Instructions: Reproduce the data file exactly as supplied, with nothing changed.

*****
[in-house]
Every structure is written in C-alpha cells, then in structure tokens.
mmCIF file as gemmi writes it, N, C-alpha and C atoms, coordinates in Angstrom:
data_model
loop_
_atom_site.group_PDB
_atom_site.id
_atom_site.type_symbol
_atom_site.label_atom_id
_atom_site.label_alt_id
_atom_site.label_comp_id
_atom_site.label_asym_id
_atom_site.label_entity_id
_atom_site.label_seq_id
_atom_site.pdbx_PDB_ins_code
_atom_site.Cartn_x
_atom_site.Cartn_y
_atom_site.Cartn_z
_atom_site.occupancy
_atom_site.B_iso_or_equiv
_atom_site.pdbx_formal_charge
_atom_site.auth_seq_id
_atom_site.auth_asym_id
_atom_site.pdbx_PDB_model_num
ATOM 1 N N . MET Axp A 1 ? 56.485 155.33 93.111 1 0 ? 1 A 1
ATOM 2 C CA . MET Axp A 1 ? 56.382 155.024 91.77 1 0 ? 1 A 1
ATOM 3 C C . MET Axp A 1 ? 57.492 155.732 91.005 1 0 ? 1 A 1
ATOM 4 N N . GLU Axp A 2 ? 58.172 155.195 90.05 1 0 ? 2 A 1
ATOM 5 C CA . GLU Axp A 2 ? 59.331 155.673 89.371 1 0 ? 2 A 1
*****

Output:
[in-house]
Every structure is written in C-alpha cells, then in structure tokens.
mmCIF file as gemmi writes it, N, C-alpha and C atoms, coordinates in Angstrom:
data_model
loop_
_atom_site.group_PDB
_atom_site.id
_atom_site.type_symbol
_atom_site.label_atom_id
_atom_site.label_alt_id
_atom_site.label_comp_id
_atom_site.label_asym_id
_atom_site.label_entity_id
_atom_site.label_seq_id
_atom_site.pdbx_PDB_ins_code
_atom_site.Cartn_x
_atom_site.Cartn_y
_atom_site.Cartn_z
_atom_site.occupancy
_atom_site.B_iso_or_equiv
_atom_site.pdbx_formal_charge
_atom_site.auth_seq_id
_atom_site.auth_asym_id
_atom_site.pdbx_PDB_model_num
ATOM 1 N N . MET Axp A 1 ? 56.485 155.33 93.111 1 0 ? 1 A 1
ATOM 2 C CA . MET Axp A 1 ? 56.382 155.024 91.77 1 0 ? 1 A 1
ATOM 3 C C . MET Axp A 1 ? 57.492 155.732 91.005 1 0 ? 1 A 1
ATOM 4 N N . GLU Axp A 2 ? 58.172 155.195 90.05 1 0 ? 2 A 1
ATOM 5 C CA . GLU Axp A 2 ? 59.331 155.673 89.371 1 0 ? 2 A 1